This is a quite area that most people are not even aware of. You can drive back her for a couple of miles, and get great pictures of the dam and the landscape. Location is a road,coming form Page on Hwy 89 is on the right side just before you would cross the bridge heading to the visitor center. There is a parking area here. Locals come to swim and scuba at a small but rocky pebble beach. One special hike I took was to hanging gardens. It was a nice hike of 2 miles down a sandy trail, and then go right up the slick rock face to a butte. From there keep going and you end up seeing lush green plants and ferns under a rock cliff. Here is the spring that feeds the foliage.
This is a road off Hwy 89 just to the south of page that offers wonderful views of the dam and surrounding area. The added feature is the layered and eroded rock in the hiking area that is beautiful. The bridge across the dam top is 1560 feet in length. The dam wall is 50 feet t top and 300 feet thick at the base. It took 400,000 buckets of concrete to build the dam; that is 4.9 million cubic yards of concrete. The dam was started in 1956 and did not get completed until 1963. It took 17 years to fill up the backwater reservoir with 7 trillion gallon of water. They discovered in 1996 study that 8% of the water leaches into the porous rock around the edges and that is a loss of millions of dollars in energy waste a year. The dam is 710 feet high, and 583 feet above the Colorado river average height. In 1983, a strong storm flow nearly destroyed the dam, and apparently still a bit shaky yet. Many want the dam to be destroyed for the sake of ecology, and lately there may be some merit to the claims. It serves 650,000 homes, but long term this is not a dam in demand. If it let loose, it would wipe our Lake Meade downriver with a mad rush of water, and maybe take out Hoover Dam too.
The Glen Canyon Dam is at once an abomination of natural surroundings and the force behind the transformation of an area's core vitality. While the creation of Lake Powell has altered the natural appearance and flow of the land and water flowing in this area, it has also created a new ecosystem where not only man and his boats have flourished but has attracted over 300 species of birds that would otherwise never call this terrain home.
As the second largest water reservoir in the United States, Lake Powell and the dam that formed it produce considerable electrical power. This land of plenty has certainly cut the water elsewhere like in the little river running through the Grand Canyon but that debate has already been won. What is left is a very popular water based park in an otherwise land lacking such things. It sure is pretty so enjoy.
Oh, you can visit it and learn about it. It attracts thousands of people a day. In fact, more people visit it than Lake Powell itself. We weren't all that interested. We had come to see nature and there was a lot more of that to see in every direction imaginable.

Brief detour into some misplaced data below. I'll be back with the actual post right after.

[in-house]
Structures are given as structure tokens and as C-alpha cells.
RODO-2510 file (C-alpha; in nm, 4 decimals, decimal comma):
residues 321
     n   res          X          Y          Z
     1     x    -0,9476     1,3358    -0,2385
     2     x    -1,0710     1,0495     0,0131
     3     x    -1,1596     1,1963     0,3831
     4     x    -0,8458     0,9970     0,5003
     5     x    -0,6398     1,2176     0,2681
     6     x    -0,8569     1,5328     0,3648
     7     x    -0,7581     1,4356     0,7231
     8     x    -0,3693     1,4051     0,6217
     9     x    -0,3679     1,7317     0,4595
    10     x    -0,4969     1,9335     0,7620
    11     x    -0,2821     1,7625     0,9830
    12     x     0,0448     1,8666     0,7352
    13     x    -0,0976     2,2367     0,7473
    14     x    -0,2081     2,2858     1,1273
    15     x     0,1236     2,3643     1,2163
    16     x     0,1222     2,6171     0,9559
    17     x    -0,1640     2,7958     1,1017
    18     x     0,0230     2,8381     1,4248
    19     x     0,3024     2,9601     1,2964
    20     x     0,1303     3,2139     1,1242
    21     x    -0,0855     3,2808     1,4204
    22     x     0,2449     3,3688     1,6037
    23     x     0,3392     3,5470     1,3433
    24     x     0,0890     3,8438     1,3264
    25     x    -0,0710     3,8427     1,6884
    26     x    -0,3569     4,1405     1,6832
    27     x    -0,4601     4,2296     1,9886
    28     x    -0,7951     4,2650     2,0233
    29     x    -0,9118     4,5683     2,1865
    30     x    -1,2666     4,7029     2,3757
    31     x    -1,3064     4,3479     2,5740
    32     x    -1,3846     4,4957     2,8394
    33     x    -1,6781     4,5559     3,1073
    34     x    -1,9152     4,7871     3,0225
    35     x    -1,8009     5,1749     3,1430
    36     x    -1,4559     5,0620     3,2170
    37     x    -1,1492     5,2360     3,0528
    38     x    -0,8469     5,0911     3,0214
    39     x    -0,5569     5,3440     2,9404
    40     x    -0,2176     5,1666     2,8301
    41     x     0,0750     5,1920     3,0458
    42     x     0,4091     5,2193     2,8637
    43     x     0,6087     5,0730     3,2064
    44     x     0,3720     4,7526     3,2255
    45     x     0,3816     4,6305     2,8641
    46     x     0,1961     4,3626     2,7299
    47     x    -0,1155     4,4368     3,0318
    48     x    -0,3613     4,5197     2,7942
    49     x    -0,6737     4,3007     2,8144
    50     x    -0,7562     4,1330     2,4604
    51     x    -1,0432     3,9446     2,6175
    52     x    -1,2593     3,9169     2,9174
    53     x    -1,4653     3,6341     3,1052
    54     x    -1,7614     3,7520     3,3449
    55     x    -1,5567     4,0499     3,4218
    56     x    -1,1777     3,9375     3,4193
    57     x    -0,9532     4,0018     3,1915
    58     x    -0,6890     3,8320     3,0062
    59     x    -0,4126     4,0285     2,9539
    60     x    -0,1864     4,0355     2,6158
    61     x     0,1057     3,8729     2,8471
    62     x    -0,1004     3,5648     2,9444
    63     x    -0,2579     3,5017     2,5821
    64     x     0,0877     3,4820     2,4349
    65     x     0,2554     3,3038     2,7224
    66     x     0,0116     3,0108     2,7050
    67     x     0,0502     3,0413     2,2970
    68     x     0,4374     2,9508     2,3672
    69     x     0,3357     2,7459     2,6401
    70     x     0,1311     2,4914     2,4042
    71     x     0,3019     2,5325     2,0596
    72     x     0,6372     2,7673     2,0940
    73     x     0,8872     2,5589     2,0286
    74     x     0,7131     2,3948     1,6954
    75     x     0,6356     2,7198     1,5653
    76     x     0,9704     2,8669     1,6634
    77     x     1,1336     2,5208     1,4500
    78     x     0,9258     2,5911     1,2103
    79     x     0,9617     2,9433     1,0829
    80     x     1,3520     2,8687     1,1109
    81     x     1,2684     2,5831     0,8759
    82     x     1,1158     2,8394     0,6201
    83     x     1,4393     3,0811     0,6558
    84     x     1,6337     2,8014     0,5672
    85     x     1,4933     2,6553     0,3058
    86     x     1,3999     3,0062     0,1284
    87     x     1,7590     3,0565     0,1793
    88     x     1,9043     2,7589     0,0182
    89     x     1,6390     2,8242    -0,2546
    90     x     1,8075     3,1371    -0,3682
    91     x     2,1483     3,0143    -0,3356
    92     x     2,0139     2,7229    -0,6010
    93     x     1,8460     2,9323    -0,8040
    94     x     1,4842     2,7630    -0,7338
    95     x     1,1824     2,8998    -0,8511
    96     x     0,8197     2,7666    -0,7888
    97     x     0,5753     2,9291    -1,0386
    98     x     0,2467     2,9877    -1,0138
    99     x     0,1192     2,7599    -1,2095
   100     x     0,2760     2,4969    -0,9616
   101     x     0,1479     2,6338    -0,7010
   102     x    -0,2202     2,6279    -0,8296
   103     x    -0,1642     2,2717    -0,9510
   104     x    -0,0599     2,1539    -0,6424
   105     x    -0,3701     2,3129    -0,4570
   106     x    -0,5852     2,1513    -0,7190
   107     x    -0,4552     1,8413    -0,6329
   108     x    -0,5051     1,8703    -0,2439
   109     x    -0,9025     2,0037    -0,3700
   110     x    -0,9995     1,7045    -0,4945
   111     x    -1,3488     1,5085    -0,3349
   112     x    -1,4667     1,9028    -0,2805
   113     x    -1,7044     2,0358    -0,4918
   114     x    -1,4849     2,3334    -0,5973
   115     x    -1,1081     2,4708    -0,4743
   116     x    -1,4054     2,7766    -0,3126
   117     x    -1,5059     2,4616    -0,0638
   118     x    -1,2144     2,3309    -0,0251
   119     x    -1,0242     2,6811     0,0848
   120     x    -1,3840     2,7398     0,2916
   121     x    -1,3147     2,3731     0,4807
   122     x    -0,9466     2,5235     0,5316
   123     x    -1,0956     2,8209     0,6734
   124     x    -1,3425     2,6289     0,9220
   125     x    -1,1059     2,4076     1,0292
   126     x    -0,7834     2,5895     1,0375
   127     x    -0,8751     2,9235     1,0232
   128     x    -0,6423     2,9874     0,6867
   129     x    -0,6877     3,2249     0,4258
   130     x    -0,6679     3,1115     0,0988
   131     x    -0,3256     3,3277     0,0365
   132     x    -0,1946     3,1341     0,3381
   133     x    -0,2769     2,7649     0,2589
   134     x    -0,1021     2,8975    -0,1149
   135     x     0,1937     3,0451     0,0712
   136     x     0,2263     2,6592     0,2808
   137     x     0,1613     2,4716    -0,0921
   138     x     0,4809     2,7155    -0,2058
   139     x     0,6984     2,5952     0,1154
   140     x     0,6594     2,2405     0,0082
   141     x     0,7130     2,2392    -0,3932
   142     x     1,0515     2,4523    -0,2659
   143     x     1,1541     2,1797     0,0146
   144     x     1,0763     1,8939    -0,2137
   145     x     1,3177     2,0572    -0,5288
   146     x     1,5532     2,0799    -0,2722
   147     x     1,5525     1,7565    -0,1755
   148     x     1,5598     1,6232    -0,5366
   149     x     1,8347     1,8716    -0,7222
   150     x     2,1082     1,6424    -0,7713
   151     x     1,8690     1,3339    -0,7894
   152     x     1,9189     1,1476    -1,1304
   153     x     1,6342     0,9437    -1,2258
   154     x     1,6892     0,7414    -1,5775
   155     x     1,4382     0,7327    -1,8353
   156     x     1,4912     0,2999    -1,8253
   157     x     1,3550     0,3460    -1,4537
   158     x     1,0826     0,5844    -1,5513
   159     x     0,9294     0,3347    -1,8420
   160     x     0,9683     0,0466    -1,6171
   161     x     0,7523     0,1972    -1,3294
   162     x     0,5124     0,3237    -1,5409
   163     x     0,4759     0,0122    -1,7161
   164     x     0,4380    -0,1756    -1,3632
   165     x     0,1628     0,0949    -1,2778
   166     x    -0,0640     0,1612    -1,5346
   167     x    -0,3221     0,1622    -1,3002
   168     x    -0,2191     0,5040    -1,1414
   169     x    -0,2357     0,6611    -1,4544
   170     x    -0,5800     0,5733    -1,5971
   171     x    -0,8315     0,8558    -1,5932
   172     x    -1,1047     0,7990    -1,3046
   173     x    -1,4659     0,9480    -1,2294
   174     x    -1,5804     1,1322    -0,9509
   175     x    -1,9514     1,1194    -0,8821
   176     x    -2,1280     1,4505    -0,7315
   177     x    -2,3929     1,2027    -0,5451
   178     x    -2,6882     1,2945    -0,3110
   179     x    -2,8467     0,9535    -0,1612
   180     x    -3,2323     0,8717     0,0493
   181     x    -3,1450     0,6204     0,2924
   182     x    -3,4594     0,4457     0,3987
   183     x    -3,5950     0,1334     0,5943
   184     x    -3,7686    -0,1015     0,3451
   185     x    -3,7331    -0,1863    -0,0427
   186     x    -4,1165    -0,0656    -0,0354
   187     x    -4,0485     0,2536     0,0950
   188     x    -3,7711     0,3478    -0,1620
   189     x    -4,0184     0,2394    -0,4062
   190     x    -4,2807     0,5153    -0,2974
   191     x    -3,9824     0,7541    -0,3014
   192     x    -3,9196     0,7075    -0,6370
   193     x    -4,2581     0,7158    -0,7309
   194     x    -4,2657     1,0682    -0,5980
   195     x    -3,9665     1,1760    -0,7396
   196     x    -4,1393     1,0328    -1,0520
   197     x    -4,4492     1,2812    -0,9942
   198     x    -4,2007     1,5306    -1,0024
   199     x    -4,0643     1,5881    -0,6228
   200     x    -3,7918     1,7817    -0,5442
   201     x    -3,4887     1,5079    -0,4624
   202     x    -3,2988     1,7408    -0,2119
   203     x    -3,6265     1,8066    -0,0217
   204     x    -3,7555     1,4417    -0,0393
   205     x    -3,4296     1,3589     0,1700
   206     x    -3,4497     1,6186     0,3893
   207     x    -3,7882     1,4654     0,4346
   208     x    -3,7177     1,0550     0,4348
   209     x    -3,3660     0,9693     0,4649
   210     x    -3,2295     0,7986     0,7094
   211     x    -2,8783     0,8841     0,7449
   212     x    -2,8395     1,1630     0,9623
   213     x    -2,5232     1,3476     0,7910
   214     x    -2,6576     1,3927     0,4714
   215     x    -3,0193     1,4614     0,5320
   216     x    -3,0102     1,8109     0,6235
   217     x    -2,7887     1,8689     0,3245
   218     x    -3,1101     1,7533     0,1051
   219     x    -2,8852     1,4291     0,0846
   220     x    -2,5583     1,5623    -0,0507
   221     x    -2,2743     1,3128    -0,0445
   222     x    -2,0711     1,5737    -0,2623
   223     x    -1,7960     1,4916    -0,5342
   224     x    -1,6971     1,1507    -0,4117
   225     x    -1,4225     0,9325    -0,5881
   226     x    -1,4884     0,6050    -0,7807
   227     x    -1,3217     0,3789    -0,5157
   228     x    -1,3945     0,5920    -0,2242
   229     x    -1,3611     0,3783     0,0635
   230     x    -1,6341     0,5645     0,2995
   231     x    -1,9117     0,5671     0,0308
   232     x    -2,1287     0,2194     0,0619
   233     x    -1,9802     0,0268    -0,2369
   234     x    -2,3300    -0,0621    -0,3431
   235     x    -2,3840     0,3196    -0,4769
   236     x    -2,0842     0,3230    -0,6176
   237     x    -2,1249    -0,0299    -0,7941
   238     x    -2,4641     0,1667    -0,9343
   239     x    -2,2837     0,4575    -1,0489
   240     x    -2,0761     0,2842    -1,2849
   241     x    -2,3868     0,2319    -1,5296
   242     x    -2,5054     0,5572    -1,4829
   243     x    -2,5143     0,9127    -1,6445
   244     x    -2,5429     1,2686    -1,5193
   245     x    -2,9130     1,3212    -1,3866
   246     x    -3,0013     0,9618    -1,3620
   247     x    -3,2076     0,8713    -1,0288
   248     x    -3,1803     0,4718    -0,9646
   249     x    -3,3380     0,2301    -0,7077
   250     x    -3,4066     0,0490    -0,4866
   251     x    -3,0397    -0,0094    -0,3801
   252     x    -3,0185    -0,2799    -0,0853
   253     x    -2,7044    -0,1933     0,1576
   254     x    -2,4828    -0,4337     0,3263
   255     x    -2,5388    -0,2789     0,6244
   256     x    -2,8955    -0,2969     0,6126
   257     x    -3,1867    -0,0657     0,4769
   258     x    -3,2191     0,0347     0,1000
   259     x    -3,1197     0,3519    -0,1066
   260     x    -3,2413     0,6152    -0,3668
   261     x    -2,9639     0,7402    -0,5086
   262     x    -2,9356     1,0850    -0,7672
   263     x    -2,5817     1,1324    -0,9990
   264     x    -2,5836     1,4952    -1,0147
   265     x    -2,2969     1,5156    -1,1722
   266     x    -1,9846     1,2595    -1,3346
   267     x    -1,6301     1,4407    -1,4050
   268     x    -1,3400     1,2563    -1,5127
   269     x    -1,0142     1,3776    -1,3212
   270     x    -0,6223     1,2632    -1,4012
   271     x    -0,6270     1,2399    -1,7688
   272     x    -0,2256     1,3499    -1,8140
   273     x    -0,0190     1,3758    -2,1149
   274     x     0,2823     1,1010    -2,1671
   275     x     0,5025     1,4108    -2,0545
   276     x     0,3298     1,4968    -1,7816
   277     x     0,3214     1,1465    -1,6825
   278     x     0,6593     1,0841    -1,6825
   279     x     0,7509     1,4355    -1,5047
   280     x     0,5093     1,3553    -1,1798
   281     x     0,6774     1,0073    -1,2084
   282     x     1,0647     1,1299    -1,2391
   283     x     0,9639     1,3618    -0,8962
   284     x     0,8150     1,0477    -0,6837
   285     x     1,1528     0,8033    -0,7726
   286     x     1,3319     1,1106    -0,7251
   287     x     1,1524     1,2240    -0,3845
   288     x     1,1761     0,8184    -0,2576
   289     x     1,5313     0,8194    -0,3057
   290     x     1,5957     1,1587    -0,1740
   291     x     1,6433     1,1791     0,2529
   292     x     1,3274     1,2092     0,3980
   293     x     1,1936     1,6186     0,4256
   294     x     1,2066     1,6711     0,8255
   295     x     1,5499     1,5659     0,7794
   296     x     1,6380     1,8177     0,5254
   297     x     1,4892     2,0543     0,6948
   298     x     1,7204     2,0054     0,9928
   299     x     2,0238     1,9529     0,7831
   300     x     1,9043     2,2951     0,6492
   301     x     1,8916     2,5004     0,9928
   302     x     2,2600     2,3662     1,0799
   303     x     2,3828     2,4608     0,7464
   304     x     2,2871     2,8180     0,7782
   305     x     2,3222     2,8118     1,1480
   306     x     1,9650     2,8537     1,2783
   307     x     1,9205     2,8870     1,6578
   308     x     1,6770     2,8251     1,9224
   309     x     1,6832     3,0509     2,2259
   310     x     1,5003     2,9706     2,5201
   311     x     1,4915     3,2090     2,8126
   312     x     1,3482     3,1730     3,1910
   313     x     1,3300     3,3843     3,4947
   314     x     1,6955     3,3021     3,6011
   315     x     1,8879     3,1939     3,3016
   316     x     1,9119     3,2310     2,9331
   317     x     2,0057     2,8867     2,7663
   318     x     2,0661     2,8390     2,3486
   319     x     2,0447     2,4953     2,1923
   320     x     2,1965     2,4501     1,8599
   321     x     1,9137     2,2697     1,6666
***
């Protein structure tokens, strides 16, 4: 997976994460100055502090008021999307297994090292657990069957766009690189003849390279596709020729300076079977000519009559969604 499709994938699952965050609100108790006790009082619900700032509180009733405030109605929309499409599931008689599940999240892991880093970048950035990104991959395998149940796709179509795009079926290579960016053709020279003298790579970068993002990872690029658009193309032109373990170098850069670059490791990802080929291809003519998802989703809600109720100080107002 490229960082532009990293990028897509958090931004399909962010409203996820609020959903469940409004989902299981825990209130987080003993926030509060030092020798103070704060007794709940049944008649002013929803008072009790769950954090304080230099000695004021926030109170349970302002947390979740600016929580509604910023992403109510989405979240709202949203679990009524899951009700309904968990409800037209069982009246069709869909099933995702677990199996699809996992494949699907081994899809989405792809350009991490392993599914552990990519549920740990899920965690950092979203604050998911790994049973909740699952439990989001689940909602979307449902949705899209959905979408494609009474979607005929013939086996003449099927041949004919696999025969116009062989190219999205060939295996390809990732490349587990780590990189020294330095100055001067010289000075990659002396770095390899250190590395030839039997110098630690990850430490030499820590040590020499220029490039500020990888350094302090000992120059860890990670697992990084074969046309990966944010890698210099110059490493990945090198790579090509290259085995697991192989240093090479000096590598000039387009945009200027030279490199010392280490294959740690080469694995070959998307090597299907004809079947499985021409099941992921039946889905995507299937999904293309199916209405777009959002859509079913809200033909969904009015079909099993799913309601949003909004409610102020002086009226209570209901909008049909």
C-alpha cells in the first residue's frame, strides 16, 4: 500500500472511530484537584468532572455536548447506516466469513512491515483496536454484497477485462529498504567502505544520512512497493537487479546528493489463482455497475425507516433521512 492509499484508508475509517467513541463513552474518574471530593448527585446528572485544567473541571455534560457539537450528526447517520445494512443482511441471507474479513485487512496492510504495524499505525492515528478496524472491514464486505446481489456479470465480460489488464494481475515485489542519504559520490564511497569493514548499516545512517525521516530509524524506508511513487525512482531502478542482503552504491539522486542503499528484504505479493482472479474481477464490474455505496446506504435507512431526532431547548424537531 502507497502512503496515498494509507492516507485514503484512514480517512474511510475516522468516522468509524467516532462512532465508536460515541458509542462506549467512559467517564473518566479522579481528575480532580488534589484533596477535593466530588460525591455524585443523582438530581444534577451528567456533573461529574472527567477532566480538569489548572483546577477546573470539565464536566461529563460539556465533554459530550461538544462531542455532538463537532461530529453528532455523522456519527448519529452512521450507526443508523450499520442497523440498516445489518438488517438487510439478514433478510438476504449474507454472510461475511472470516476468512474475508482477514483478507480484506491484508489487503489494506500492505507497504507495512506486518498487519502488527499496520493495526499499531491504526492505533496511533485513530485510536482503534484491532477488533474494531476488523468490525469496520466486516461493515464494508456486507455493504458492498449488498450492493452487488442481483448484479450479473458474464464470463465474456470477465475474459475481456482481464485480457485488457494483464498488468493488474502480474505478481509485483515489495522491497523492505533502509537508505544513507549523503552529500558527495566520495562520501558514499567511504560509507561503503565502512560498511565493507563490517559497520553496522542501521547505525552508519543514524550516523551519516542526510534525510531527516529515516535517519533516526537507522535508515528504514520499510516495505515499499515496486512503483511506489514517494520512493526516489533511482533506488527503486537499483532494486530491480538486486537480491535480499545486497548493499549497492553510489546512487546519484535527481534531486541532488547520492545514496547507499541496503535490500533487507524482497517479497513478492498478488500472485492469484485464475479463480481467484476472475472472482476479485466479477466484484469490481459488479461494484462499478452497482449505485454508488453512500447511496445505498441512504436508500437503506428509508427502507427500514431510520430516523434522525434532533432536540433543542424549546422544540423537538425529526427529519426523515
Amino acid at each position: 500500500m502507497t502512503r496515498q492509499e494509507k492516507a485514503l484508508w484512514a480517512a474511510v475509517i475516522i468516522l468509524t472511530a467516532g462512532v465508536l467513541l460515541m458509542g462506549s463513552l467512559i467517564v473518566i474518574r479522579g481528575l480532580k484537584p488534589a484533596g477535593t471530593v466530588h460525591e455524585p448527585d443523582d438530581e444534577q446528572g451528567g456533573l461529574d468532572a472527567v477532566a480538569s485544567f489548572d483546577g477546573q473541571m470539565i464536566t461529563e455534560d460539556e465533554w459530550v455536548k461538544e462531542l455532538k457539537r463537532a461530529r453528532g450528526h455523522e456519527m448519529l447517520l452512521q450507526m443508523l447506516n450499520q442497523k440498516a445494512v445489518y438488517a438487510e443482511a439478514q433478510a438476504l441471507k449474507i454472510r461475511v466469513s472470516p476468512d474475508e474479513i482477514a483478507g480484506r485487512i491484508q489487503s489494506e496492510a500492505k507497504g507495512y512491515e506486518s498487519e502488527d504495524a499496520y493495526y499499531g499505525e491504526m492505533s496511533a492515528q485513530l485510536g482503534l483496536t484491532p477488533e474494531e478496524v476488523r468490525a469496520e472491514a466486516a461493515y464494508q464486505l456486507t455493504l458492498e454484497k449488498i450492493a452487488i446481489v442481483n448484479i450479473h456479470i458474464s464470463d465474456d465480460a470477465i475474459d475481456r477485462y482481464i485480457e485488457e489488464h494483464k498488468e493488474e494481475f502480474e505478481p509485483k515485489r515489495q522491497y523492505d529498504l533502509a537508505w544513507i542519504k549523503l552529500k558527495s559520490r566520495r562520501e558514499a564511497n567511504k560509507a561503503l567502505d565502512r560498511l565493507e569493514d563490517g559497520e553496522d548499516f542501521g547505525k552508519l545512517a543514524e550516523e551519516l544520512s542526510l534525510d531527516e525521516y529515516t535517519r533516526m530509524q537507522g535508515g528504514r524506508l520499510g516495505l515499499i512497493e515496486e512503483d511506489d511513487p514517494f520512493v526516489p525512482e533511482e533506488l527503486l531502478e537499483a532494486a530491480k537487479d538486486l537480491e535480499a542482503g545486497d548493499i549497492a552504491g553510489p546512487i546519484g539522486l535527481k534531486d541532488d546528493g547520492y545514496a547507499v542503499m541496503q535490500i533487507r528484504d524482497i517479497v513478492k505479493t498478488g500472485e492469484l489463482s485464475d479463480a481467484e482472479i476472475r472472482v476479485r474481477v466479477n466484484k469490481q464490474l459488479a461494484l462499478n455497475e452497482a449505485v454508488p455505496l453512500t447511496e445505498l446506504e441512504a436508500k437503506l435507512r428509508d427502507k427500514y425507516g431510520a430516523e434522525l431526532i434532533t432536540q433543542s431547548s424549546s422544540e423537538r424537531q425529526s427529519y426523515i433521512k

To think that Glen Canyon Recreation Area protect 1.2 million acres of land in the Colorado Plateau is daunting enough but when one considers the lands adjacent that are under various levels of conservation, it takes on a statehood of its own. Spread out over large tracts of Arizona and Utah, access comes in many forms ranging from paved roads and boat ramps to four-wheel drive tracks, washes and river kayaking. Though full of red rock canyons and colorful mesas and buttes like much of its surroundings, the man made Lake Powell makes for a surreal oasis landscape where boating is quite naturally or unnaturally king.
There is a boat tour that goes out to an amazing arch and if we had decided to spend more time here we might have done it. But we were heading to Arches National Park as well as a host of others in Utah and with spring waning and the big heat of summer on its way it was time to get a move on.
We took a two hour boat tour of Lake Powell, which left from Page, Arizona. It was very interesting. We got to see the dam, and explored a number of areas of the lake during the course of a few hours. The boat had a canopy to provide shade, which was very helpful in the desert sun.
Our favorite parts of the tour were when the boat went back into narrow side canyons and you could see the canyon walls towering above you on both sides.
There is an information center for the Glen Canyon National Recreation Area in Page, where you can get information about specific boat tours.
If you don't fancy the watersports, and prefer sticking to land... there is also hiking/walking trps around the Dam into the mountains. If you go to the Visitor Centre or go online, you can see all the different walks/trails you can go on.
You can also go out and do some camping too down by the Lake and in the surrounding Mountains.
While at the Glen Canyon Dam you can do all sorts of water sports in the Lake.
You will have to pay a small cost to get down into the water where you can go off and do as please (within resons of course!) in and out of the Lake.
Lake Powell has to be explored and the only way to do that is by boat. From Waheap Marina all types of boat can be hired from a 2 storey house boat that you can hire for a week or two, a sleek speedboat made for two or the lovely cruisers that take parties of approx 60 people upto the dam and in and out of several canyons.
Tickets can be purchased online at firstname.lastname@example.org or directly from the desk in the Lake Powell Resort and are approx $60 per person for a 3hr trip.
Get an instant answer from local experts and frequent travelers